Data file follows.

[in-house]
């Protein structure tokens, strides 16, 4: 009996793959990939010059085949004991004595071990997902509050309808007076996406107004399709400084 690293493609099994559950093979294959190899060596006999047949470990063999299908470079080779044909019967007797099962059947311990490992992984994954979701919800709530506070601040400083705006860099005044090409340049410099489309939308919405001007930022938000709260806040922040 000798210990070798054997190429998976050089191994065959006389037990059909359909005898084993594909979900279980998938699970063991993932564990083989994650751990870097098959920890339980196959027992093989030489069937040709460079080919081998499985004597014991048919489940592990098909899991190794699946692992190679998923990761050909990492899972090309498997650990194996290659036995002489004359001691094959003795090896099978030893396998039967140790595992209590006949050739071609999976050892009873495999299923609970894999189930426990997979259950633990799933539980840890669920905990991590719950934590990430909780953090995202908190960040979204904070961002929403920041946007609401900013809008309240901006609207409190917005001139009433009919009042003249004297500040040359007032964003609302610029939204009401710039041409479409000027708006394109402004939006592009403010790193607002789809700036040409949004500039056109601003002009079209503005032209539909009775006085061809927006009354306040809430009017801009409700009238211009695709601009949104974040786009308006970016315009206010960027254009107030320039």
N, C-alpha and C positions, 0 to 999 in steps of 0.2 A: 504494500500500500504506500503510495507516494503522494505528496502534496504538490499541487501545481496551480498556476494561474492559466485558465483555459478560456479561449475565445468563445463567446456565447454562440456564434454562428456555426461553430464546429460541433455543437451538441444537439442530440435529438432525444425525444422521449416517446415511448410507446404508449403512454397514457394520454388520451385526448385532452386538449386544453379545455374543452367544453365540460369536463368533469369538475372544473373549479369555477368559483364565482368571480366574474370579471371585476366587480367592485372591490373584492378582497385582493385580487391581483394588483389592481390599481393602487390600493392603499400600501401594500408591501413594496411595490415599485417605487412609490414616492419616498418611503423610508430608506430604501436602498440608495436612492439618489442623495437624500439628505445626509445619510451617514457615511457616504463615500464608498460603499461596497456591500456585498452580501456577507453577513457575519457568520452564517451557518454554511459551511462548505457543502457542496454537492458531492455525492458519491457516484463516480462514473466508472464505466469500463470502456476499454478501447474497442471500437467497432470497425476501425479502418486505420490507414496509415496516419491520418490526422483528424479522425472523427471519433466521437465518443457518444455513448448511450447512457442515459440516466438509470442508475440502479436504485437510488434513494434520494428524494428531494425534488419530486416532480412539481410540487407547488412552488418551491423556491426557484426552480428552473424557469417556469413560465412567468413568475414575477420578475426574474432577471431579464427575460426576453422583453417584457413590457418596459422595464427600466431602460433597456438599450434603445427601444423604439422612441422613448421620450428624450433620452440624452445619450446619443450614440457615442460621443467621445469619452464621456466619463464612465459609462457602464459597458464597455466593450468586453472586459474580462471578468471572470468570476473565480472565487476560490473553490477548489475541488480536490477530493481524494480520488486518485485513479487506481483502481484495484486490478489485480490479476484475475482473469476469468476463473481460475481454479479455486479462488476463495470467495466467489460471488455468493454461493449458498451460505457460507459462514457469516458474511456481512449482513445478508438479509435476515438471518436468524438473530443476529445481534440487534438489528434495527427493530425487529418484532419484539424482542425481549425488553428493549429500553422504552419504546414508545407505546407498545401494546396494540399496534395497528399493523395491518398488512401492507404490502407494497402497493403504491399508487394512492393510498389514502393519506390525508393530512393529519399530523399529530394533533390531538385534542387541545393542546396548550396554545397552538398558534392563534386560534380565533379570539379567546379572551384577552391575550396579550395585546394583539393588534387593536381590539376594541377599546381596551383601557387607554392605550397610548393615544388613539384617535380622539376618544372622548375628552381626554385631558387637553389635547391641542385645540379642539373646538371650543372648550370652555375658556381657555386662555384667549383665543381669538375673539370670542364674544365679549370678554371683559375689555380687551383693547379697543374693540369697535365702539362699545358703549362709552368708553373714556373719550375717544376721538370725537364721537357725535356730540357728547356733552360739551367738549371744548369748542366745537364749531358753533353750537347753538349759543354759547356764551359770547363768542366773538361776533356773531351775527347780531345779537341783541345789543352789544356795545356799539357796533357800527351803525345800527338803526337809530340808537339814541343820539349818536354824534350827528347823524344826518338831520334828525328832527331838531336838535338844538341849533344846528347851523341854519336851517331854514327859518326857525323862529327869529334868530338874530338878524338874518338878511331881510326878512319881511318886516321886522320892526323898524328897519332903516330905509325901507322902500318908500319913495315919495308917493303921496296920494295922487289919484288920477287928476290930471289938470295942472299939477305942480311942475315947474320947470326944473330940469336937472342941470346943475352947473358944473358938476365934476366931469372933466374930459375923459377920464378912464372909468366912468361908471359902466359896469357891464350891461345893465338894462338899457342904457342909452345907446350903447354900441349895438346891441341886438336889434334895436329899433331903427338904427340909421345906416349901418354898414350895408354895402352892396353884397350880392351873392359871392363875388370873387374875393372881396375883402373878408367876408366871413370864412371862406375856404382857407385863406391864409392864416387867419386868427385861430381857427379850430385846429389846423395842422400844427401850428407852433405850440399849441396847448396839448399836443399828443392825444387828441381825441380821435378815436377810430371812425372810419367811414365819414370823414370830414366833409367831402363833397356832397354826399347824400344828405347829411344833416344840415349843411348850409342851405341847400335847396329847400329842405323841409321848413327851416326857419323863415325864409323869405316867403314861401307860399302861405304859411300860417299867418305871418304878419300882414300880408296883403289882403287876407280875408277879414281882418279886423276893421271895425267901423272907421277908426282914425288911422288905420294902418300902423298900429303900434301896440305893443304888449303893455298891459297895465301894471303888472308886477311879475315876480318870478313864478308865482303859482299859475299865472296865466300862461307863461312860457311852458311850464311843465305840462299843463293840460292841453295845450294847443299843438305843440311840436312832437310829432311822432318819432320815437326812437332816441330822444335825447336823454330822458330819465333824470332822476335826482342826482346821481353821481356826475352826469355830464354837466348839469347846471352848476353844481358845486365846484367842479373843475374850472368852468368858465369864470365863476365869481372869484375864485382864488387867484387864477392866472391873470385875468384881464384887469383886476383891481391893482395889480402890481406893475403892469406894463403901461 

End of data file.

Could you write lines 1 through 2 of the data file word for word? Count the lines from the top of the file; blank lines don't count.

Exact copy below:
[in-house]
């Protein structure tokens, strides 16, 4: 009996793959990939010059085949004991004595071990997902509050309808007076996406107004399709400084 690293493609099994559950093979294959190899060596006999047949470990063999299908470079080779044909019967007797099962059947311990490992992984994954979701919800709530506070601040400083705006860099005044090409340049410099489309939308919405001007930022938000709260806040922040 000798210990070798054997190429998976050089191994065959006389037990059909359909005898084993594909979900279980998938699970063991993932564990083989994650751990870097098959920890339980196959027992093989030489069937040709460079080919081998499985004597014991048919489940592990098909899991190794699946692992190679998923990761050909990492899972090309498997650990194996290659036995002489004359001691094959003795090896099978030893396998039967140790595992209590006949050739071609999976050892009873495999299923609970894999189930426990997979259950633990799933539980840890669920905990991590719950934590990430909780953090995202908190960040979204904070961002929403920041946007609401900013809008309240901006609207409190917005001139009433009919009042003249004297500040040359007032964003609302610029939204009401710039041409479409000027708006394109402004939006592009403010790193607002789809700036040409949004500039056109601003002009079209503005032209539909009775006085061809927006009354306040809430009017801009409700009238211009695709601009949104974040786009308006970016315009206010960027254009107030320039």